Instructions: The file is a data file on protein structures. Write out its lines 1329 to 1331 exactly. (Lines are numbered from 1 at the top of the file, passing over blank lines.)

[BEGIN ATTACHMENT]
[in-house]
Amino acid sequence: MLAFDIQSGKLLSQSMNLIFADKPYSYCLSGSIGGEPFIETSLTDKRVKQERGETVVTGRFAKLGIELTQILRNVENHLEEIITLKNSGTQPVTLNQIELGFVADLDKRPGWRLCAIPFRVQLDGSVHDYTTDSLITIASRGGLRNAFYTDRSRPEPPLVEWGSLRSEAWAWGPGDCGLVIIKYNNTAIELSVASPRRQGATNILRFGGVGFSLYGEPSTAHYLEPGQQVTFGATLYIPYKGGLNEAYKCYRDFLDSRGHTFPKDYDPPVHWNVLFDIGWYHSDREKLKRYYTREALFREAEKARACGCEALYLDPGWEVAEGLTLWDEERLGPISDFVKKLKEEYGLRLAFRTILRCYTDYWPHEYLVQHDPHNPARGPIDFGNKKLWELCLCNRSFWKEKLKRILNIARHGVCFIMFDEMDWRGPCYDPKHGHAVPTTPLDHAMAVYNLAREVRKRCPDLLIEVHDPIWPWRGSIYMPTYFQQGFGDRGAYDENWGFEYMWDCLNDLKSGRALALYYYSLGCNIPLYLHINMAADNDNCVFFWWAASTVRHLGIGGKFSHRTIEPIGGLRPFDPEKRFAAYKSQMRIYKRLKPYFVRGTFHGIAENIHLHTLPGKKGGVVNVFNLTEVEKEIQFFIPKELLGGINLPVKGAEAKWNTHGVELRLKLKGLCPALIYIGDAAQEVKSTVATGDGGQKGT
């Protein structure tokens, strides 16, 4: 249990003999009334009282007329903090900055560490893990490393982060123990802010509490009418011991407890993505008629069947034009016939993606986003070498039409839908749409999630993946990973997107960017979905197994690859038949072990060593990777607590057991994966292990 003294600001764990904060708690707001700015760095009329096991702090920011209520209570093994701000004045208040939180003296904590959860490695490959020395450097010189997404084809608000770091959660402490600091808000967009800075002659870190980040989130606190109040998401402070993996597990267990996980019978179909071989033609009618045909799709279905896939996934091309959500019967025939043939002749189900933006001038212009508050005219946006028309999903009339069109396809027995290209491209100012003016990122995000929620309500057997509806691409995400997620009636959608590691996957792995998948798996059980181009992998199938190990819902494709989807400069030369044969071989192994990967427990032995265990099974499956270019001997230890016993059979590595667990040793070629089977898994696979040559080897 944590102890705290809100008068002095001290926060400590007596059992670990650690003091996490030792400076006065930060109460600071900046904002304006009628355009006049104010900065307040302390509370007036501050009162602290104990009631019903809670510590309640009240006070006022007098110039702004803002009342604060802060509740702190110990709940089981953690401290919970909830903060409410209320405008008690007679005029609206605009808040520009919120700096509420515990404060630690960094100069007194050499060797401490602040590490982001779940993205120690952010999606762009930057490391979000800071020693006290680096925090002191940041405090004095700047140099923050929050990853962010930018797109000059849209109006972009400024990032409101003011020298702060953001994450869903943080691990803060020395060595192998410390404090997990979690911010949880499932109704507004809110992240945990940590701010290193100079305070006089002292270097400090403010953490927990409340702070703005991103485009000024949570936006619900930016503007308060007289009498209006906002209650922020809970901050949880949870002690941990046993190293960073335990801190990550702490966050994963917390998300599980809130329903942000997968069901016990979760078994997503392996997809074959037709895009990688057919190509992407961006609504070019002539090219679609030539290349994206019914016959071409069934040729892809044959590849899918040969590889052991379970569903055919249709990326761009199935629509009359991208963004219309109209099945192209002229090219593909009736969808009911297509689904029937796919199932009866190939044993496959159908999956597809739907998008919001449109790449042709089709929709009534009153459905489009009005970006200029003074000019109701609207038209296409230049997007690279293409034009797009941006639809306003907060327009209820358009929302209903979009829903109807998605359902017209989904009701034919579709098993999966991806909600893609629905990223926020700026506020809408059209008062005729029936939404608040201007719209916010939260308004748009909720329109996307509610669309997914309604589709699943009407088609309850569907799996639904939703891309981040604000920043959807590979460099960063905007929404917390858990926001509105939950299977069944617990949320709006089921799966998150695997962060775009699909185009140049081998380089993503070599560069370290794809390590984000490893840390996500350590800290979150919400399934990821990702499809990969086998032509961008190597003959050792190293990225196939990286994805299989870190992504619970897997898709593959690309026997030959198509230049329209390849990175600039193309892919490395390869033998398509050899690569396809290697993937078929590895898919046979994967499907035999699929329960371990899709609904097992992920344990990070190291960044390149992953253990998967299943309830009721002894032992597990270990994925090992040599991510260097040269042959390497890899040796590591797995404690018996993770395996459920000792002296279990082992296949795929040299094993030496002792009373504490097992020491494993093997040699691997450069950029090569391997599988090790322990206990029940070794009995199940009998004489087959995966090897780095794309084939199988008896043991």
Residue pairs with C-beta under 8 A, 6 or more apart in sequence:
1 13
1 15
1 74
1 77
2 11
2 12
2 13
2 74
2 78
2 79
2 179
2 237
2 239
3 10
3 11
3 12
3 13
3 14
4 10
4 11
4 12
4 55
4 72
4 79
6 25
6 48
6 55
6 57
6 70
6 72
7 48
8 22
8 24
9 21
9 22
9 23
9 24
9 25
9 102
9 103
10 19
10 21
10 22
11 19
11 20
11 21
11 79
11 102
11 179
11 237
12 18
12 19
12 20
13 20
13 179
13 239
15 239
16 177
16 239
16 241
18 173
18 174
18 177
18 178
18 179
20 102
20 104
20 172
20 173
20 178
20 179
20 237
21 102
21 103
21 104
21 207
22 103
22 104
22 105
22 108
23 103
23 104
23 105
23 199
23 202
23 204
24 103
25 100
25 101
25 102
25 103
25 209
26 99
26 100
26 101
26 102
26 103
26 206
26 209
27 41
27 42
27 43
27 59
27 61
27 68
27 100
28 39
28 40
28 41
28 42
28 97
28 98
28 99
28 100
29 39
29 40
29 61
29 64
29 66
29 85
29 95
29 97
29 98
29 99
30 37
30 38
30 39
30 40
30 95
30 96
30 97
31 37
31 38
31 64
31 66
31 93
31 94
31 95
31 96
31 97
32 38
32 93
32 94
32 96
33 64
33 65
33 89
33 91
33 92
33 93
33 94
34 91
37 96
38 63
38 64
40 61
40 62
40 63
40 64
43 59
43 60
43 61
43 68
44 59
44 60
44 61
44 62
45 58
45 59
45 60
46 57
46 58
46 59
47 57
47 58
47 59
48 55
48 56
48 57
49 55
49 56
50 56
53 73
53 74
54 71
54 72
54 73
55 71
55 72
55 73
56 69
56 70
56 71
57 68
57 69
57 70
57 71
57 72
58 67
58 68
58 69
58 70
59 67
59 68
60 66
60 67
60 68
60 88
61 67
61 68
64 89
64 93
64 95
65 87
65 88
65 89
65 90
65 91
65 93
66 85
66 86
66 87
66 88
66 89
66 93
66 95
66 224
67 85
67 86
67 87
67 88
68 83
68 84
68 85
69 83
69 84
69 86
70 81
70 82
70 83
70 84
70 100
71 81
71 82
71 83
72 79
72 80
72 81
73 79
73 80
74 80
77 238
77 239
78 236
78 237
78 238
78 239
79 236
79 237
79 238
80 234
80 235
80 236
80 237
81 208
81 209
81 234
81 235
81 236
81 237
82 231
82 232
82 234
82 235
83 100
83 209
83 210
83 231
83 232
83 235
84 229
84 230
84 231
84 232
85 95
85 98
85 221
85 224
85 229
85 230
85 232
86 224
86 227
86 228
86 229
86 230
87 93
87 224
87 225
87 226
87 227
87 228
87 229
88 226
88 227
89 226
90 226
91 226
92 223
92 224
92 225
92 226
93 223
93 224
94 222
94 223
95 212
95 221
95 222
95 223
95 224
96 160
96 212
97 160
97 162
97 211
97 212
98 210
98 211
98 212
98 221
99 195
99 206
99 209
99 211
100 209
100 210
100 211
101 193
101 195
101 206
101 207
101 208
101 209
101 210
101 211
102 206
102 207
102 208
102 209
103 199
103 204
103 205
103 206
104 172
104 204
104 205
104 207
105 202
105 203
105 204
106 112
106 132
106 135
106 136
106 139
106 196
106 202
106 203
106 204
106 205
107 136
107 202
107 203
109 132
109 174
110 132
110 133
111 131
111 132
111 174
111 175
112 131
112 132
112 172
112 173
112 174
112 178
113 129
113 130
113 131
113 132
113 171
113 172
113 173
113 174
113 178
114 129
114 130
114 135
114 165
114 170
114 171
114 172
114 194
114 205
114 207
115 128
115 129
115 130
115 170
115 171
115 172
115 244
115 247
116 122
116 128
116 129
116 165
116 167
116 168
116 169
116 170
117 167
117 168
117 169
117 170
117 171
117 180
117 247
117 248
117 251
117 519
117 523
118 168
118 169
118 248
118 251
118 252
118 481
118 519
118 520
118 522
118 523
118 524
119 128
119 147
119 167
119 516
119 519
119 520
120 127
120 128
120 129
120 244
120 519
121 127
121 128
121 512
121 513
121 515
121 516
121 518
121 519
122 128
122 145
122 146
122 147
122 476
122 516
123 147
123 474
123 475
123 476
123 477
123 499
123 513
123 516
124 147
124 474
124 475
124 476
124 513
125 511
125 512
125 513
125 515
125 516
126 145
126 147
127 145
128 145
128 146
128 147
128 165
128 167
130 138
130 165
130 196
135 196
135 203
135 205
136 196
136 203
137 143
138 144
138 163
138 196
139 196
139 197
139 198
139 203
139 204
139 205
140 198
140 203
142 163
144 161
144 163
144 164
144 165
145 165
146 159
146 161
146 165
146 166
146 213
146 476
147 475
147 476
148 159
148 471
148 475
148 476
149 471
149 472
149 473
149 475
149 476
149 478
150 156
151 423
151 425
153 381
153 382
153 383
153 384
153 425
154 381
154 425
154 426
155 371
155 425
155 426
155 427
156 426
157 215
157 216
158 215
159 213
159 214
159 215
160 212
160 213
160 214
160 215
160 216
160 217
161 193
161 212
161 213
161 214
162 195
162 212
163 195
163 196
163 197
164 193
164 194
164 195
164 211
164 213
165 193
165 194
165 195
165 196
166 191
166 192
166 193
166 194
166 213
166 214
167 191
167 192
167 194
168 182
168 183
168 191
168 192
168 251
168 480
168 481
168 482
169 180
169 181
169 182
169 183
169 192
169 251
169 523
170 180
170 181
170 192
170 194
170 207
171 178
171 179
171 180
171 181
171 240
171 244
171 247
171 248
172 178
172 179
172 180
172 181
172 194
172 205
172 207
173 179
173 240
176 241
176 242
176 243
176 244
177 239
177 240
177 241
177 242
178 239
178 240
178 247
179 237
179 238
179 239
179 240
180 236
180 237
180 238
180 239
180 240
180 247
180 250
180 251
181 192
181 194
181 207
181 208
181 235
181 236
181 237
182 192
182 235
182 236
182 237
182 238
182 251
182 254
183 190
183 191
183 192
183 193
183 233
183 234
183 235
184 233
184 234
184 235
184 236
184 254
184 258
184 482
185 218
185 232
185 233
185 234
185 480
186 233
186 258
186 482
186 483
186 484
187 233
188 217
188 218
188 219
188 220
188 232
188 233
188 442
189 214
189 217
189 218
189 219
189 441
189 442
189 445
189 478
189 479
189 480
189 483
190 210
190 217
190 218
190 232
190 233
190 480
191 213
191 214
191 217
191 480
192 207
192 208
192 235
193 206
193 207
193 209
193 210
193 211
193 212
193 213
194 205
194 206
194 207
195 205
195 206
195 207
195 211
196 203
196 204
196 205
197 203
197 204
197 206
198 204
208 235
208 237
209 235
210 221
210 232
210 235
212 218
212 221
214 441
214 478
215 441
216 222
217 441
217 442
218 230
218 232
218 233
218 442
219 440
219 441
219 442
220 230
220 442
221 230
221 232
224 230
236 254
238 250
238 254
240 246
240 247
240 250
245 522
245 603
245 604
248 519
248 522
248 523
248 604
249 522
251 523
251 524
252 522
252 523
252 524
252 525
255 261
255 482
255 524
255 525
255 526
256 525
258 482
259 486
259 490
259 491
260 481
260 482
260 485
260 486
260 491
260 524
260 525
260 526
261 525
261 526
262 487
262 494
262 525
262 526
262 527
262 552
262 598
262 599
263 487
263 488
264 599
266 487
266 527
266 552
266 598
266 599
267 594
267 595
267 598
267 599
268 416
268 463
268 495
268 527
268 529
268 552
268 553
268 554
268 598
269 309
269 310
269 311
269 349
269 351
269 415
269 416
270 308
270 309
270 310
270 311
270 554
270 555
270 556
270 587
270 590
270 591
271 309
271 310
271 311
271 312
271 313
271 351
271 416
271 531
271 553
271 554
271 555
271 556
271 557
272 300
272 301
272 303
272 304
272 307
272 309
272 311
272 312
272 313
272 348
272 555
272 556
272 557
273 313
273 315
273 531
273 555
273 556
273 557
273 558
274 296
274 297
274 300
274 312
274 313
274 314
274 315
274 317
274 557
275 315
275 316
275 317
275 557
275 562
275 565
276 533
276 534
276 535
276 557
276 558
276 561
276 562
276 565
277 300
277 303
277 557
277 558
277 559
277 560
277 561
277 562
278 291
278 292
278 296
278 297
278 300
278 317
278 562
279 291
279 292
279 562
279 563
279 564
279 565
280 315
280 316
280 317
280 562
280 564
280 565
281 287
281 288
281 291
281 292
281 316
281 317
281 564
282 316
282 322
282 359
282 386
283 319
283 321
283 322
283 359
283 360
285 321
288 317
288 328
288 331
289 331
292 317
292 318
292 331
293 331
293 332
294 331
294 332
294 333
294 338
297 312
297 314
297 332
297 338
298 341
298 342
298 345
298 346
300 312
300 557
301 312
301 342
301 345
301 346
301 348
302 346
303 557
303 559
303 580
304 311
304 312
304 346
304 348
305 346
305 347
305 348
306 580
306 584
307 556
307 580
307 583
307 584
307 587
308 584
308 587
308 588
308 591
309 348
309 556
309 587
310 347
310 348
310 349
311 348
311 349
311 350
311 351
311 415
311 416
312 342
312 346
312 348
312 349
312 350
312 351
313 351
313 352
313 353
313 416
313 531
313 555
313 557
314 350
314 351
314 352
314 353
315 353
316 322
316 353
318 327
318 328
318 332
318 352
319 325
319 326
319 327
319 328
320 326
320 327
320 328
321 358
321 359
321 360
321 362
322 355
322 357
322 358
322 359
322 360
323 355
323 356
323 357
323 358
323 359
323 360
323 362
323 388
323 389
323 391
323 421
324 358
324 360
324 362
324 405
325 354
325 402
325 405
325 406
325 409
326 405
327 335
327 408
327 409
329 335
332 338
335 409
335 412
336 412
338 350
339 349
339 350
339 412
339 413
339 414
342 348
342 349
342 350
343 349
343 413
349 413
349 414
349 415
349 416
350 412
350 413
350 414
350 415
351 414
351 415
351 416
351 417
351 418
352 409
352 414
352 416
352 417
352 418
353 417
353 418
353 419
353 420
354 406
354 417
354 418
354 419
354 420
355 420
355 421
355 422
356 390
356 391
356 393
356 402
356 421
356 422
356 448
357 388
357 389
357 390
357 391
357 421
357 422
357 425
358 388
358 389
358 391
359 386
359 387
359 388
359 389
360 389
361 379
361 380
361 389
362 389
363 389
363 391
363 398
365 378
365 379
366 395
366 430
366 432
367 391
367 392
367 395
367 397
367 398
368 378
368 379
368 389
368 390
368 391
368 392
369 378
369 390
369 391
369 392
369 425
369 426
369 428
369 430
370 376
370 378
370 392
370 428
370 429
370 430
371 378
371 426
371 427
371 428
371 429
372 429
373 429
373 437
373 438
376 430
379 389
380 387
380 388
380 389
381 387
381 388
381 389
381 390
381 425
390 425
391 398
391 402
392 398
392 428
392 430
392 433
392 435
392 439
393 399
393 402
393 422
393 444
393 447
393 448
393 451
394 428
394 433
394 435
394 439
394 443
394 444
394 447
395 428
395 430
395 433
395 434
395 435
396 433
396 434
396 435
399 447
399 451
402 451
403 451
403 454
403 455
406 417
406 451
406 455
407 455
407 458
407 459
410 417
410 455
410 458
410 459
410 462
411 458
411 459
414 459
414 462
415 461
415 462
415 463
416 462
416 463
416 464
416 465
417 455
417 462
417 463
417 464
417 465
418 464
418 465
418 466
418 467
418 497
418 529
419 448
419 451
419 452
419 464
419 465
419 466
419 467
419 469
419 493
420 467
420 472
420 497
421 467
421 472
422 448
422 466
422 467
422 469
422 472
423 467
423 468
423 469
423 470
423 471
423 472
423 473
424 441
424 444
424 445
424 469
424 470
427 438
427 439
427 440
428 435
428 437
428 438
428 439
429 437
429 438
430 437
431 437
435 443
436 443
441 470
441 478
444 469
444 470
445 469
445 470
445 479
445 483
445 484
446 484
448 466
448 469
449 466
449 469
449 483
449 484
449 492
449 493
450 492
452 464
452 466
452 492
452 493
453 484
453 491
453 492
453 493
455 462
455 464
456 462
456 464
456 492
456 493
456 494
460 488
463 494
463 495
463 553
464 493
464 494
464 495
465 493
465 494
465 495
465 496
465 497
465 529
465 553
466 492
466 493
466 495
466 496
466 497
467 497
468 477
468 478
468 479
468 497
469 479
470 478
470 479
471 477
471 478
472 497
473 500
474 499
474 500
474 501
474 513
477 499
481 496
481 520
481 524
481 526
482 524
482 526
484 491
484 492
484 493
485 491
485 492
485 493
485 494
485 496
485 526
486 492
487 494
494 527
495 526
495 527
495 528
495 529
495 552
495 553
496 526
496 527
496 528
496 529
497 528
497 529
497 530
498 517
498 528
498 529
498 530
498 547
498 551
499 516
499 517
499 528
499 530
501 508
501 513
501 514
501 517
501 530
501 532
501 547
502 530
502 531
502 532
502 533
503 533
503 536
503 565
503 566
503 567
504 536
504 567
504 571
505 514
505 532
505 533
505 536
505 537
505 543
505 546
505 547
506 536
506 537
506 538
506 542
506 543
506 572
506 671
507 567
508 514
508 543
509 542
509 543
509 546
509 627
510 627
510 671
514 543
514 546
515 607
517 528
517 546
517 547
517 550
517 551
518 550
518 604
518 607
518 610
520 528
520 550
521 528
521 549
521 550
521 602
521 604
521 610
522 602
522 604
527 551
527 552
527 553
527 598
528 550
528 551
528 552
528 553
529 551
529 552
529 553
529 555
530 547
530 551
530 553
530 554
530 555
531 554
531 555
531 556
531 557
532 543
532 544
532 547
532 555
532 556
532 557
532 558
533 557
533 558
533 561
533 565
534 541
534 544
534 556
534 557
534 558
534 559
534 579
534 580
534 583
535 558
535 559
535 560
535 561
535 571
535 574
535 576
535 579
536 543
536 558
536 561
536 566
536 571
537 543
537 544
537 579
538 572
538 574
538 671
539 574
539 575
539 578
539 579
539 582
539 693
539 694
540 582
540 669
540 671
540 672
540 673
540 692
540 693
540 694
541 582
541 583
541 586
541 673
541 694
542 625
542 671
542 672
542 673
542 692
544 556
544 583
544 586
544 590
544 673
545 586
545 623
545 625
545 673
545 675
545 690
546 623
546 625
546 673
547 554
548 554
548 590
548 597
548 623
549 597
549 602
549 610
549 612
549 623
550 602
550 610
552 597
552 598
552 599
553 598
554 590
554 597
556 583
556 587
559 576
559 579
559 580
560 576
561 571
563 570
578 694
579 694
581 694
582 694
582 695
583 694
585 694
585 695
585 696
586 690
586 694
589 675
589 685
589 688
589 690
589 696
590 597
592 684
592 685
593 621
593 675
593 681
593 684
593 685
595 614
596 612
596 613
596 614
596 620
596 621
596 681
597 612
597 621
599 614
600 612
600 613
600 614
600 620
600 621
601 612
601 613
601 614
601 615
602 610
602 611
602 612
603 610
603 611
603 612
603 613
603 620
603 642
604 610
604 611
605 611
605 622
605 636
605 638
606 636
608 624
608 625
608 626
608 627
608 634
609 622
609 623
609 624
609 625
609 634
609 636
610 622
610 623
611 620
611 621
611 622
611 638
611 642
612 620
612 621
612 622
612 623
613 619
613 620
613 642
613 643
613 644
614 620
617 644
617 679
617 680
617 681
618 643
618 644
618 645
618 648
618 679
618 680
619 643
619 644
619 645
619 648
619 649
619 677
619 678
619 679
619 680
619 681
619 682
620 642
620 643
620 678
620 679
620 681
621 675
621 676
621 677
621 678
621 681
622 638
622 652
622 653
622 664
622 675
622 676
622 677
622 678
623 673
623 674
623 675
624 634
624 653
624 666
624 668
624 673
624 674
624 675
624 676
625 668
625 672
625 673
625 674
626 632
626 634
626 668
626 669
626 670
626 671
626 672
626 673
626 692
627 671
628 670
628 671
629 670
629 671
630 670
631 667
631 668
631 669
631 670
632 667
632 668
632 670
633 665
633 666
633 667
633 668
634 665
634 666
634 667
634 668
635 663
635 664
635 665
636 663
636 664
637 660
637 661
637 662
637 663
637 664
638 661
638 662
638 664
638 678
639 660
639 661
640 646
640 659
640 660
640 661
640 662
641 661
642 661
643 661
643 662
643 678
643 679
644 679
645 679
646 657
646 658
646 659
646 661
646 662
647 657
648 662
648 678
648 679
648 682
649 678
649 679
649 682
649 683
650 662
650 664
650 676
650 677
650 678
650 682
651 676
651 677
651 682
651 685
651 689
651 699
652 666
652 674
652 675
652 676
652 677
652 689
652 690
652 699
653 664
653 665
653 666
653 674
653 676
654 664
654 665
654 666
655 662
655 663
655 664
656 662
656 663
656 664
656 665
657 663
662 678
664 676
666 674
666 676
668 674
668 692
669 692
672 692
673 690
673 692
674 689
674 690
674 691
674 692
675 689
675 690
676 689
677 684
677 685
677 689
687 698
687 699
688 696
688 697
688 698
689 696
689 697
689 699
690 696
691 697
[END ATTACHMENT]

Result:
444 469
444 470
445 469